Ins and outs of attracting overseas students in turbulent times
Kim Renfrew looks at what schools can do to stand out in a saturated market, the issues they face and the huge benefits and opportunities that international pupils provide
Overseas students studying in the UK are a vital part of the school experience. Absorbing traditions and values they can use through life, international students also imbue British classmates with a global perspective – and they study in enough numbers to be an essential part of independent schools’ business strategies.
According to the 2019 Independent Schools Council (ISC) census, 28,910 overseas pupils currently study here, making up 5.4% of all pupils, supporting 39,310 jobs and contributing nearly £2bn to GDP.
But challenging times lie ahead for this market, where the number of schools seeking to attract international pupils grows, set against an overseas student cohort whose numbers have barely changed in five years – plus potential turbulence caused by Brexit.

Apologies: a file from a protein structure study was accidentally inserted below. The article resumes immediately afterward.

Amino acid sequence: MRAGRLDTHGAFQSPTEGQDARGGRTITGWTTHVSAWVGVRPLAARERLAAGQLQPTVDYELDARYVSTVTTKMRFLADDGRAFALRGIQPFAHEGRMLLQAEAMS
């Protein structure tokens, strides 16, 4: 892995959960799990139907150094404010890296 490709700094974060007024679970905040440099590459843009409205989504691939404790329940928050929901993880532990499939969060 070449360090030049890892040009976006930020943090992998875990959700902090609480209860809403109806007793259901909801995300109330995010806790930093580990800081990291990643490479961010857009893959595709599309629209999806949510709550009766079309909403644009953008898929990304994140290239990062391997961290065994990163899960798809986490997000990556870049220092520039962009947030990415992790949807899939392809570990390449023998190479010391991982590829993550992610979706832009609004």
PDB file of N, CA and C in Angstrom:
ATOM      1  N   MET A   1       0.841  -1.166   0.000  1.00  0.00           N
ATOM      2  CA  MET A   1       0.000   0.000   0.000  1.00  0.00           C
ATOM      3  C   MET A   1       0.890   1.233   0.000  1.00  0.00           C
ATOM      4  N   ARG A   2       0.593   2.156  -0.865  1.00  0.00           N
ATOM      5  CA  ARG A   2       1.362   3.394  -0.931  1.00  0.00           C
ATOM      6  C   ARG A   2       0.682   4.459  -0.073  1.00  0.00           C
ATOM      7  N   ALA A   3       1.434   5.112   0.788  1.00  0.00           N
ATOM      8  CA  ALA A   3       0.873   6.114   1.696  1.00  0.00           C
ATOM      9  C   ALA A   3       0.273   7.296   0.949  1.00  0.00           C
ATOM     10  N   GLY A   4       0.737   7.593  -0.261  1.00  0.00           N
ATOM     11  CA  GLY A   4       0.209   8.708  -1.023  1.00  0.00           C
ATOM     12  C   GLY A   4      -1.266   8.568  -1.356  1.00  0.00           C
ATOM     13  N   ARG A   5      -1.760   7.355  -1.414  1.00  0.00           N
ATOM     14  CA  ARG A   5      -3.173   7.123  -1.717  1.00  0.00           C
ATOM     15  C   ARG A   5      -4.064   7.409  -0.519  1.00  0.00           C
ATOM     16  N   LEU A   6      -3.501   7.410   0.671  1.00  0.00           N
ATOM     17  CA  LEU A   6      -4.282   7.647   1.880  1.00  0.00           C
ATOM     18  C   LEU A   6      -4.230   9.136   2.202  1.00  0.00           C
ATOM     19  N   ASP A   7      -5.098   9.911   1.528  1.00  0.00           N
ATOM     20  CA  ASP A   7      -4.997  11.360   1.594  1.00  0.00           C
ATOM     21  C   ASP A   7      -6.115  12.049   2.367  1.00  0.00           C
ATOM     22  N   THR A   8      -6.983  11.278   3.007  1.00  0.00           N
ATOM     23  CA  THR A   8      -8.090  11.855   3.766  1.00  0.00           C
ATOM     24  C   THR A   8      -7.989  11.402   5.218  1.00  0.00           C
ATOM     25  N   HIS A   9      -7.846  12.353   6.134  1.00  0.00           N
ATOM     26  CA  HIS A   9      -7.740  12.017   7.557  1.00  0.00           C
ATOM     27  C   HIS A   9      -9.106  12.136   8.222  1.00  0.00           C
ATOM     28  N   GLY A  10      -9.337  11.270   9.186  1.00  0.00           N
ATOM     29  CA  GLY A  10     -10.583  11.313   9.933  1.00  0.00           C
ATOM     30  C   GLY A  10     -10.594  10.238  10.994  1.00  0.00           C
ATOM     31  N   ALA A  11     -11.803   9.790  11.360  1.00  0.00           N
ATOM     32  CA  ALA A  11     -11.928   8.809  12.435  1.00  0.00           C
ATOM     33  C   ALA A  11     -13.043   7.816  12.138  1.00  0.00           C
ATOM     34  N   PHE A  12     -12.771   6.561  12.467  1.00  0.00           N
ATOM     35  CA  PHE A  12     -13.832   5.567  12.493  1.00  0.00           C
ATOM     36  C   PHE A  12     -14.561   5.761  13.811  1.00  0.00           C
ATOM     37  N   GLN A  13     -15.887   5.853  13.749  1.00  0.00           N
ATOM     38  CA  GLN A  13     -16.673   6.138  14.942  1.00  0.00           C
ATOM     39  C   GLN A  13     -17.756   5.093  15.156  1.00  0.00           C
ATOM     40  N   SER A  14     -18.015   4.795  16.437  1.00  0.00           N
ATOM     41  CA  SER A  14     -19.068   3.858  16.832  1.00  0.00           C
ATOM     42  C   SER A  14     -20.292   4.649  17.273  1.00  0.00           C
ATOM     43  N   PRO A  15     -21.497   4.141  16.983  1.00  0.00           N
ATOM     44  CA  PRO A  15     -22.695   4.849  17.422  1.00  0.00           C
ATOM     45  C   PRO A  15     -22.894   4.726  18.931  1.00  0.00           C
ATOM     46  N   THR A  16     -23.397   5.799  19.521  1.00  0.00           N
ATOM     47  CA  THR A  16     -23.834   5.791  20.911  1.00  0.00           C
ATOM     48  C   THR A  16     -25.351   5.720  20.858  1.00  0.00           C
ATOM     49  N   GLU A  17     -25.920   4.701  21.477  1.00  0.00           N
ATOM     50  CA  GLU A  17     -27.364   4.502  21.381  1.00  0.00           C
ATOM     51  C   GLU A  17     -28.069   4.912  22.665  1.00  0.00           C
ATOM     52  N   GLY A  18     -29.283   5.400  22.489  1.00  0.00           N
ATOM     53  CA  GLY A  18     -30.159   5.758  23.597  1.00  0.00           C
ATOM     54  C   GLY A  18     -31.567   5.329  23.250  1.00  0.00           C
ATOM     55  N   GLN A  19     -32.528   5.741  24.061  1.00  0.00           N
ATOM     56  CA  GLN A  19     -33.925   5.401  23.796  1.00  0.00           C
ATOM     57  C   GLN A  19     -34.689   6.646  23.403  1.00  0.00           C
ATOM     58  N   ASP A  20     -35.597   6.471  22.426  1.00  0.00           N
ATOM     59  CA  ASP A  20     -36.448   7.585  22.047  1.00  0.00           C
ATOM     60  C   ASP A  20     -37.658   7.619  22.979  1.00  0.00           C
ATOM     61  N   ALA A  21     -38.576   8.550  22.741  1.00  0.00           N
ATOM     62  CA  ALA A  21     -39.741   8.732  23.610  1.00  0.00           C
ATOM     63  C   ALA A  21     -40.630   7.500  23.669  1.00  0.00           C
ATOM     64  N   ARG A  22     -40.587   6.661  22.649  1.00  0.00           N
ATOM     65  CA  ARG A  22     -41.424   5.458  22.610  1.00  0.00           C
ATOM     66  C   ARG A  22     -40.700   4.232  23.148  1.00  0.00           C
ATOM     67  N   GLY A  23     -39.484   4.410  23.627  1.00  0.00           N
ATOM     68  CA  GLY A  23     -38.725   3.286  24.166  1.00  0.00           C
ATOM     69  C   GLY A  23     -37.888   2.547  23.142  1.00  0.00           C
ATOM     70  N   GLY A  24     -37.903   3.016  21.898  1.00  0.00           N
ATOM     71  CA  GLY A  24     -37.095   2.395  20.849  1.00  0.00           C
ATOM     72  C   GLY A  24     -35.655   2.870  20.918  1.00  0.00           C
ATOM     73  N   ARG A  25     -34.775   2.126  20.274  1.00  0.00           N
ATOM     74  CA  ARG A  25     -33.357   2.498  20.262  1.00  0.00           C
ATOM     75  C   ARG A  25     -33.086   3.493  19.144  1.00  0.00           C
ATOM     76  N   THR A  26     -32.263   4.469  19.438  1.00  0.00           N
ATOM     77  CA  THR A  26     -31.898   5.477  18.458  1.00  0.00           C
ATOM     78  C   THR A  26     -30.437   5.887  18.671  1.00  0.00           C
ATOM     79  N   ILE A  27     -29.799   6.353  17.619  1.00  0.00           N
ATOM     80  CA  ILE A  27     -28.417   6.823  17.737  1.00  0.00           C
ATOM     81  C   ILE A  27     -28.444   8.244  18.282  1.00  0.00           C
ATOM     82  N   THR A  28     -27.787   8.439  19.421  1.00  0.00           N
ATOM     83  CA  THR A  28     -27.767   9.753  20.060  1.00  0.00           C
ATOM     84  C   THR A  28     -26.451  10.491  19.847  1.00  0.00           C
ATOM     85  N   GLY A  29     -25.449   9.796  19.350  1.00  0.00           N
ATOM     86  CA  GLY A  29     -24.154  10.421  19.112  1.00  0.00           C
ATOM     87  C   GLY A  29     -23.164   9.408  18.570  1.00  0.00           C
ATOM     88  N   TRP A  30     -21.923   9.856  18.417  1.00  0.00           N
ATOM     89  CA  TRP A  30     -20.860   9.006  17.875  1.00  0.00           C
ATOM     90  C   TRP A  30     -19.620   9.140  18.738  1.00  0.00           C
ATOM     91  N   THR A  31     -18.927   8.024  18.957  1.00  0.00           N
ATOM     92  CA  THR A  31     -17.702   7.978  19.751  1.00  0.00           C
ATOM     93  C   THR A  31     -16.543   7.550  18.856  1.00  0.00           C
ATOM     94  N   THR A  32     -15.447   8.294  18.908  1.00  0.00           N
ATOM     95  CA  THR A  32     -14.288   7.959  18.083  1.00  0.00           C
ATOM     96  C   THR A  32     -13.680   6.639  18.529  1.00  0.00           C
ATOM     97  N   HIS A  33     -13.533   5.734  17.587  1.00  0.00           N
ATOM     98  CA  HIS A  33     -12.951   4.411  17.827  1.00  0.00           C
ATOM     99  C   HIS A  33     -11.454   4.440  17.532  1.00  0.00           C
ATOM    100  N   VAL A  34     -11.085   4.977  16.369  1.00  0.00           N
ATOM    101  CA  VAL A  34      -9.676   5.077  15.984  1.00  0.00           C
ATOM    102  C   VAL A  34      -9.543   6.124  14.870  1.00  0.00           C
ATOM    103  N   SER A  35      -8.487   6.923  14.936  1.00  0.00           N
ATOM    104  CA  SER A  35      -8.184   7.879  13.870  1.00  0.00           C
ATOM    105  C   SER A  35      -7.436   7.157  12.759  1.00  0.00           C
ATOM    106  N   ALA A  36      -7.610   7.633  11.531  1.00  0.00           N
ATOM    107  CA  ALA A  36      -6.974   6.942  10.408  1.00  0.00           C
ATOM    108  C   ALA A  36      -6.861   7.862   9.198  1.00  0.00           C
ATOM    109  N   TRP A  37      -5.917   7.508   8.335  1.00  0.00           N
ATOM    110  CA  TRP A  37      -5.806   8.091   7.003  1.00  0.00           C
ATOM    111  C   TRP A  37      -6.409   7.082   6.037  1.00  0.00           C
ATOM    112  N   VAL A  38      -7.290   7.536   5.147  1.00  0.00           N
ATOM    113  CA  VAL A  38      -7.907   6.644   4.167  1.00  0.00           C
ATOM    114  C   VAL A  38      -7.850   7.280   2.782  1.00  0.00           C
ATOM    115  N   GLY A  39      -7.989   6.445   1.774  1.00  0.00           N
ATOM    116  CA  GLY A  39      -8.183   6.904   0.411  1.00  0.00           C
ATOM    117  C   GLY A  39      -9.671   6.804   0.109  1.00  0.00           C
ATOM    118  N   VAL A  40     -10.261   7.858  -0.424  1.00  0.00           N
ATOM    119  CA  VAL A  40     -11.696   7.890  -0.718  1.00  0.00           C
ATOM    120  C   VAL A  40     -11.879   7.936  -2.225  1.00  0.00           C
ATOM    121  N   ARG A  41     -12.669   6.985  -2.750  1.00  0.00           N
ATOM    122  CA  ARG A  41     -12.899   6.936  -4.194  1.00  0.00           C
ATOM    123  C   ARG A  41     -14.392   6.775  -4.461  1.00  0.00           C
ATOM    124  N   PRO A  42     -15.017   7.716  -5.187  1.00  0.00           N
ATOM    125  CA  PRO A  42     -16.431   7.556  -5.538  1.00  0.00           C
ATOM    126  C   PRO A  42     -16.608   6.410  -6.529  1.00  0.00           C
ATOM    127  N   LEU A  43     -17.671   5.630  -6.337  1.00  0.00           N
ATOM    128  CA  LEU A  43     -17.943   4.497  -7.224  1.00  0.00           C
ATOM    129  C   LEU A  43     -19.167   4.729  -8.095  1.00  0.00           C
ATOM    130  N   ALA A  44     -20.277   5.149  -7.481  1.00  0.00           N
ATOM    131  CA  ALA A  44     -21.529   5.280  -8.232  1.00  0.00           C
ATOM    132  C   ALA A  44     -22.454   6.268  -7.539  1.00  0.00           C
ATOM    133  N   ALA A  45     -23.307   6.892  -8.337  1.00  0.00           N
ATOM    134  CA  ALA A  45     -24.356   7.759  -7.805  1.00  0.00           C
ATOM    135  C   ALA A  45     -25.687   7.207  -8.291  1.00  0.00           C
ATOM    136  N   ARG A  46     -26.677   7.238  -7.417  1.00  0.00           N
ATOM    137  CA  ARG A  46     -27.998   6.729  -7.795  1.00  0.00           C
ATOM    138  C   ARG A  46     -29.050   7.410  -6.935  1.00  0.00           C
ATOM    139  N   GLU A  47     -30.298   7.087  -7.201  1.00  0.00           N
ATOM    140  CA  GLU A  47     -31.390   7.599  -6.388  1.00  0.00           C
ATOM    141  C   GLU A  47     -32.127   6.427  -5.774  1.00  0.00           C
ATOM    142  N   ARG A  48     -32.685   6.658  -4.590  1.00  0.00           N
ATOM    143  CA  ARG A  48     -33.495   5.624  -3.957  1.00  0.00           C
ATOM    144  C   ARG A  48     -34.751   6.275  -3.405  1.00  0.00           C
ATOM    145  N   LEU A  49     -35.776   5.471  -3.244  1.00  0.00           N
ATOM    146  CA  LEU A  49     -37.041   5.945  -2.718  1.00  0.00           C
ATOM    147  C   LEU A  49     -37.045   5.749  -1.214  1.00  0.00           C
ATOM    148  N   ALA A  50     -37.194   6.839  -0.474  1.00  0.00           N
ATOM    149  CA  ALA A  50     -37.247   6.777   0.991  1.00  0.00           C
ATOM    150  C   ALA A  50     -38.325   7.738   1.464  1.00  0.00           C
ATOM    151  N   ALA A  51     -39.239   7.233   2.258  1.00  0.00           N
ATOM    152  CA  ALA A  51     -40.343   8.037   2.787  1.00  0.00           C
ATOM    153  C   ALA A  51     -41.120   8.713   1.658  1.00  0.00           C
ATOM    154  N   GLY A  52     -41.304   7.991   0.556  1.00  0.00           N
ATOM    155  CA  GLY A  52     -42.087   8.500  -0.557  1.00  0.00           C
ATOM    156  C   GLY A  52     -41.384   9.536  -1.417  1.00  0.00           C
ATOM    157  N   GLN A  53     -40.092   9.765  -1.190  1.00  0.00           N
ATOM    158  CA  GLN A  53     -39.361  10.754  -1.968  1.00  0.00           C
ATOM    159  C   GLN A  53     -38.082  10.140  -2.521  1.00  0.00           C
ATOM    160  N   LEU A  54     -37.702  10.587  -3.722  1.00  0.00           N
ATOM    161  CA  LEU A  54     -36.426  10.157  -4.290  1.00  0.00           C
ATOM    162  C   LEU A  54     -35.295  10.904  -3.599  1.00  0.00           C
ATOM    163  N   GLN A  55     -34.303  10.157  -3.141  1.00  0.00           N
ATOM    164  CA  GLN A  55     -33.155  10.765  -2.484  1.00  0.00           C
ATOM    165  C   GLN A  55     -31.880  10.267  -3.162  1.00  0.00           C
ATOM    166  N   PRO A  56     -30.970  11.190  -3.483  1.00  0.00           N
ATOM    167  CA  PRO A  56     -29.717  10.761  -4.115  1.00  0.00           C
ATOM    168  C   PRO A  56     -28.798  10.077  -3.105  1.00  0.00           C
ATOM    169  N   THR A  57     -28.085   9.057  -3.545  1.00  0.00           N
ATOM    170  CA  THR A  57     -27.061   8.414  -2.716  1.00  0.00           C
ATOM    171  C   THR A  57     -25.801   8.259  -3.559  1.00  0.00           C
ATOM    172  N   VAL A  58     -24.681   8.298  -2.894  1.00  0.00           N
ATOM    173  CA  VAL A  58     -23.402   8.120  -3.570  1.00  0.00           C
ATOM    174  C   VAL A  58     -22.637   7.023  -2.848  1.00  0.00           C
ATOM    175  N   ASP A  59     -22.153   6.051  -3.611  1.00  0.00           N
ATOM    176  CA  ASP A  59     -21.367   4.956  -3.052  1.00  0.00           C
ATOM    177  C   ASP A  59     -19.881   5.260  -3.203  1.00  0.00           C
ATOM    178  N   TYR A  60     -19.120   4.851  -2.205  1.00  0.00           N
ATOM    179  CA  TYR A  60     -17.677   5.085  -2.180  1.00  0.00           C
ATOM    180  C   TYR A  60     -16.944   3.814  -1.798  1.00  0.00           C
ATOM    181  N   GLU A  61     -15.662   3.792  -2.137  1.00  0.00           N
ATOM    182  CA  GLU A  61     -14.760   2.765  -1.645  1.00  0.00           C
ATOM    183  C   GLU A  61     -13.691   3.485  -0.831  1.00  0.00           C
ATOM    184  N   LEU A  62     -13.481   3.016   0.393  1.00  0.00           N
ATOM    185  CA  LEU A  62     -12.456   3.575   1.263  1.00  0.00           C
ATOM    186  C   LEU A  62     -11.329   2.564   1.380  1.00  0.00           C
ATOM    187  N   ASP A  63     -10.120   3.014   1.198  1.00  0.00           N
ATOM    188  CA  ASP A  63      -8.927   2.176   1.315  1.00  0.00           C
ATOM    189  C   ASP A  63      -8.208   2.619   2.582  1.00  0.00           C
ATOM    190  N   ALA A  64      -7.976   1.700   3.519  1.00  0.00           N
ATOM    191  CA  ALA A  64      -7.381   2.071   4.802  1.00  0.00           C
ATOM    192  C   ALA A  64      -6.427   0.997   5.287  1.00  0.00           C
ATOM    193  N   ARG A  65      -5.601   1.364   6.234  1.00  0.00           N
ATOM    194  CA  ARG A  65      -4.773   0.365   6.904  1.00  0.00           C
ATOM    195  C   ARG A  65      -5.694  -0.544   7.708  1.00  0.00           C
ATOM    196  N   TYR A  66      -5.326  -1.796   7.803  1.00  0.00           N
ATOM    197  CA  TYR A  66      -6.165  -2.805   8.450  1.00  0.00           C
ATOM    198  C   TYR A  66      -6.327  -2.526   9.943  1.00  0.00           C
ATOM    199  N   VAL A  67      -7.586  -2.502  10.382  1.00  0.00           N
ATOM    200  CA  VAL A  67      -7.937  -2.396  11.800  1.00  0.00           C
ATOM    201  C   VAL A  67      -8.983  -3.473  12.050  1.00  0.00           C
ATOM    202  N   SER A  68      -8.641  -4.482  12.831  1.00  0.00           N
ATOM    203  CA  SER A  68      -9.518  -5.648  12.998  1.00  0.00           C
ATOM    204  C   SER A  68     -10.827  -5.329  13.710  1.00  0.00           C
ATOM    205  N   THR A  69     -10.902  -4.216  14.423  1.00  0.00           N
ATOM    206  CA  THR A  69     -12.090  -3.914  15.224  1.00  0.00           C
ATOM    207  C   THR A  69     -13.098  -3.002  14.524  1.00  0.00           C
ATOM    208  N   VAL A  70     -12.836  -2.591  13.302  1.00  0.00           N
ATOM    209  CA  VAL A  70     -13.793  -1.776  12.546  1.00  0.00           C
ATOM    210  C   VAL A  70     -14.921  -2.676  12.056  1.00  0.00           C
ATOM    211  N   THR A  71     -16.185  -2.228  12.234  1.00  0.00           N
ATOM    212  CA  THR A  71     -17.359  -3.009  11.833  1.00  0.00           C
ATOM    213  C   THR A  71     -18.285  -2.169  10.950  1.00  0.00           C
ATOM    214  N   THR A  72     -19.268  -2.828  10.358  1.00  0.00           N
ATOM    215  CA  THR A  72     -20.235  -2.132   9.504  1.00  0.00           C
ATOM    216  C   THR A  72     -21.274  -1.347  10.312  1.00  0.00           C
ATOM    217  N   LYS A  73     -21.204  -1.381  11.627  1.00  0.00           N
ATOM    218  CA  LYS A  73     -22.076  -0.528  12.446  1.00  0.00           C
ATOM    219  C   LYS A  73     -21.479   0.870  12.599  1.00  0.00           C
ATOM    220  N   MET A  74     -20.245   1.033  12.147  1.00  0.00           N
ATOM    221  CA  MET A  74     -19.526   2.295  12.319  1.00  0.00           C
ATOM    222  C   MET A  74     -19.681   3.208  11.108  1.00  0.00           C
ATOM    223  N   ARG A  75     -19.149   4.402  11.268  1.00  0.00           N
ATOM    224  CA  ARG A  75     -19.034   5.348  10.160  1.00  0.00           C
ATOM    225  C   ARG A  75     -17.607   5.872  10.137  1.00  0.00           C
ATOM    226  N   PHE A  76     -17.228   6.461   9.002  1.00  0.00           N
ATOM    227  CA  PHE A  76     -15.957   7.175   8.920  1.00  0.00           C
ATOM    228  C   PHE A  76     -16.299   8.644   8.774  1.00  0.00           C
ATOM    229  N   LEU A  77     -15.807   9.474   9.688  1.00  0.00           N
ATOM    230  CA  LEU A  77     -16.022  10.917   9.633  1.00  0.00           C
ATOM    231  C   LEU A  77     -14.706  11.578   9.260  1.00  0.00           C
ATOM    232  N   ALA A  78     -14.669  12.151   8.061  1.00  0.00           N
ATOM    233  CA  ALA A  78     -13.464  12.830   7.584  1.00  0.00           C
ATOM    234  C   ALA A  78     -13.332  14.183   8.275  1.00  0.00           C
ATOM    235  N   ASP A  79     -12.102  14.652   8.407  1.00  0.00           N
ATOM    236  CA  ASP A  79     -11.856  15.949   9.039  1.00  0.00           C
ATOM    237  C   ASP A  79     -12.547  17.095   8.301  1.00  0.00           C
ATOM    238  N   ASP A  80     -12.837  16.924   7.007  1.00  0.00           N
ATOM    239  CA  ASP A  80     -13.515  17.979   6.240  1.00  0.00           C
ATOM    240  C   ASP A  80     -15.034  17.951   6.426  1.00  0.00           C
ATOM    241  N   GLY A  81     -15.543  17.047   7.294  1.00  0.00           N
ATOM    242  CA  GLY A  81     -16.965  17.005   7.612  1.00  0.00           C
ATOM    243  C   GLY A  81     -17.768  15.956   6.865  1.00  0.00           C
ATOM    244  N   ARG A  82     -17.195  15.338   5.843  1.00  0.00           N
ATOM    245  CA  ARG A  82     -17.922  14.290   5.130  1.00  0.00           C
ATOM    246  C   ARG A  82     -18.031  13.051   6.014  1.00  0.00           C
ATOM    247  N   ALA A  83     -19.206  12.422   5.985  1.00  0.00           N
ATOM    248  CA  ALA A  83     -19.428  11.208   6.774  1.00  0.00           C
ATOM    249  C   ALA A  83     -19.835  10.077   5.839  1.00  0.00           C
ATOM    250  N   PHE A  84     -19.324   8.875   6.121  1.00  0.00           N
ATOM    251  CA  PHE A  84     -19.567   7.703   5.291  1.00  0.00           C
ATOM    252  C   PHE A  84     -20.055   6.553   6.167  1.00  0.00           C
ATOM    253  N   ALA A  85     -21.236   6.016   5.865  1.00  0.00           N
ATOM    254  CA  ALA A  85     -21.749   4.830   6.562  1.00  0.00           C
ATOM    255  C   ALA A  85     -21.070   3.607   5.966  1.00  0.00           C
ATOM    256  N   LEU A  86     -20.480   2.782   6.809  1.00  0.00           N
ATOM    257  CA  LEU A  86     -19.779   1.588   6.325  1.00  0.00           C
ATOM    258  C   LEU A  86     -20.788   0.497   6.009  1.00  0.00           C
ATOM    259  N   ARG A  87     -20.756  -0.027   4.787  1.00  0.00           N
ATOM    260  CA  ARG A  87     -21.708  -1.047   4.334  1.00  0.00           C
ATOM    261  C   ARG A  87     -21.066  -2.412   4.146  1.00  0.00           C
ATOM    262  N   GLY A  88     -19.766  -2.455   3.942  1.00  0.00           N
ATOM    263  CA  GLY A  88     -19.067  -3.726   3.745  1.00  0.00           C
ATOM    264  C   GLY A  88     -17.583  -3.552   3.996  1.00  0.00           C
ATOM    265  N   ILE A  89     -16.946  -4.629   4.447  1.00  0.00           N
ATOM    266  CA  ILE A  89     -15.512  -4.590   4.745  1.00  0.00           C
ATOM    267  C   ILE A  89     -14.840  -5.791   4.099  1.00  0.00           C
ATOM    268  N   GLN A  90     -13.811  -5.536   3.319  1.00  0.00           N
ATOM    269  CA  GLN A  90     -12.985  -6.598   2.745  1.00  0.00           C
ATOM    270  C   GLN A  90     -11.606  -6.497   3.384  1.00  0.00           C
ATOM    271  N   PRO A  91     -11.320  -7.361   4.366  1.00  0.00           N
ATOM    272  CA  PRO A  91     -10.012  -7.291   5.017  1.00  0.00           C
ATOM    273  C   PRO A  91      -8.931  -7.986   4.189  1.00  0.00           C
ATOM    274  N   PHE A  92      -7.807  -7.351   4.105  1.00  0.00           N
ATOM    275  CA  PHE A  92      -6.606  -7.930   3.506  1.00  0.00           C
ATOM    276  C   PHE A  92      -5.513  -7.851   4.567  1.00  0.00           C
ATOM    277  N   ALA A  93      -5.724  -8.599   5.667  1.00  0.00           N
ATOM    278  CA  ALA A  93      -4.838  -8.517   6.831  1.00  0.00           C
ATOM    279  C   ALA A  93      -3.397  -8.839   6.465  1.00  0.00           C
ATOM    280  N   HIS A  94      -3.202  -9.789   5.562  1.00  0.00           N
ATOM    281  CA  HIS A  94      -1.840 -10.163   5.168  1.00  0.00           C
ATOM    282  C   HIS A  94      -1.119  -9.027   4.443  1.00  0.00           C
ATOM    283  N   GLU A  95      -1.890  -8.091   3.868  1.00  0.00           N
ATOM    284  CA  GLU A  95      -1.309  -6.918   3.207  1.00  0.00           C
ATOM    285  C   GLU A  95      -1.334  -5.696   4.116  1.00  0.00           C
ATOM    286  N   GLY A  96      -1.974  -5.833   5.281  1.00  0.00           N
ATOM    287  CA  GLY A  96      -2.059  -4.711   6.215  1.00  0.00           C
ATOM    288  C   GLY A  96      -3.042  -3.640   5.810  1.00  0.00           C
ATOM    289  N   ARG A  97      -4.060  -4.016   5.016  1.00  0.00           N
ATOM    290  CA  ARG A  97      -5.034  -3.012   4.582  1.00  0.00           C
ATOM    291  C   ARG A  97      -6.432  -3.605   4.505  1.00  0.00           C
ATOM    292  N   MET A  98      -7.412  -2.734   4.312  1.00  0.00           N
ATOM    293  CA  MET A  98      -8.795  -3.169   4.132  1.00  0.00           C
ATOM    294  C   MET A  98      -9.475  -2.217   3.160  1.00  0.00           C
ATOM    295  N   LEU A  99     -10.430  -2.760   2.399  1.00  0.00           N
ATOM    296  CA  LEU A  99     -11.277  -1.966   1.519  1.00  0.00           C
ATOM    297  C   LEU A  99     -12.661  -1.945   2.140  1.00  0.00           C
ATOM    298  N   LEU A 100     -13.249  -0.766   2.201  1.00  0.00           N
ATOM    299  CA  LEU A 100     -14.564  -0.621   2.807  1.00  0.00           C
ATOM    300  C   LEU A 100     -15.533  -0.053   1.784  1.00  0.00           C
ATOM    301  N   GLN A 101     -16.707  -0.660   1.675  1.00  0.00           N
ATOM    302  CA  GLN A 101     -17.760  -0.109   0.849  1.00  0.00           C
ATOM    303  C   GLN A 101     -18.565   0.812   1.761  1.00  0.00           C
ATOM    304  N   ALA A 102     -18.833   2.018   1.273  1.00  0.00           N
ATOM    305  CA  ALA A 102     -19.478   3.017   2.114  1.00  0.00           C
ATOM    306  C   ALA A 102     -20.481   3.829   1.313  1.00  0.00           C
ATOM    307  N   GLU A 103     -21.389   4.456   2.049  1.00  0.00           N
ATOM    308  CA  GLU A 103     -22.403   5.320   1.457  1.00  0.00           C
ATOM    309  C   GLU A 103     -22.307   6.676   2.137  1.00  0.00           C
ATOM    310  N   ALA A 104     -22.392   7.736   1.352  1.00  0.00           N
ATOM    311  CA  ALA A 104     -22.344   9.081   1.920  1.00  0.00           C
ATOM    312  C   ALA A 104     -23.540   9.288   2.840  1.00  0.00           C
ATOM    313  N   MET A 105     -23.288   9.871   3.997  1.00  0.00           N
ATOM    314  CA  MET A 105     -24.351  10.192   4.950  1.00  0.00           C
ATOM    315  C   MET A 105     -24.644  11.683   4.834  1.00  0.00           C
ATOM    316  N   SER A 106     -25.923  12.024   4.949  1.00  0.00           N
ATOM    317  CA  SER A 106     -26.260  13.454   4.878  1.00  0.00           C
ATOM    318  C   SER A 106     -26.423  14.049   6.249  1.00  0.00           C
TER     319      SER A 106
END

1. Embrace diversity
Independent school pupils arrive from every corner of the world, with fluctuations in countries of origin. For example, earlier this decade there was growth in Russian students, which peaked in 2015 but declined steadily since. According to the ISC, with more than 9,500 pupils, China currently provides the biggest numbers.
There have been discontented rumbles around large numbers of students from a single country attending the same school, with warnings (in a Financial Times feature, for example) that “ghettoised communities” within schools can be problematic and integration difficult when “too many” children arrive from a single country – alongside concerns this affects the school’s British identity.
Many disagree with this worry. “What on earth does the ‘British’ feel of schools actually mean, in a Britain where the large majority of people employed in the City were born outside the UK and where we’re preparing children for genuinely global futures?” asks John Attwater, outgoing headmaster of King Edward’s Witley (KSW), an 11–18 day and boarding school in Surrey, where overseas students come from 45 countries and make up 30–35% of pupils.
“Overseas students add immeasurably to school life in so many ways.” He is rather sceptical about the potential for a country to dominate, noting: “Numbers from particular areas tend to wax and wane with the economic, political and educational fortunes of the area […] We’ve seen rises in interest from Italy, Spain, Bulgaria, Romania, South and Central America, Azerbaijan and several African countries recently.”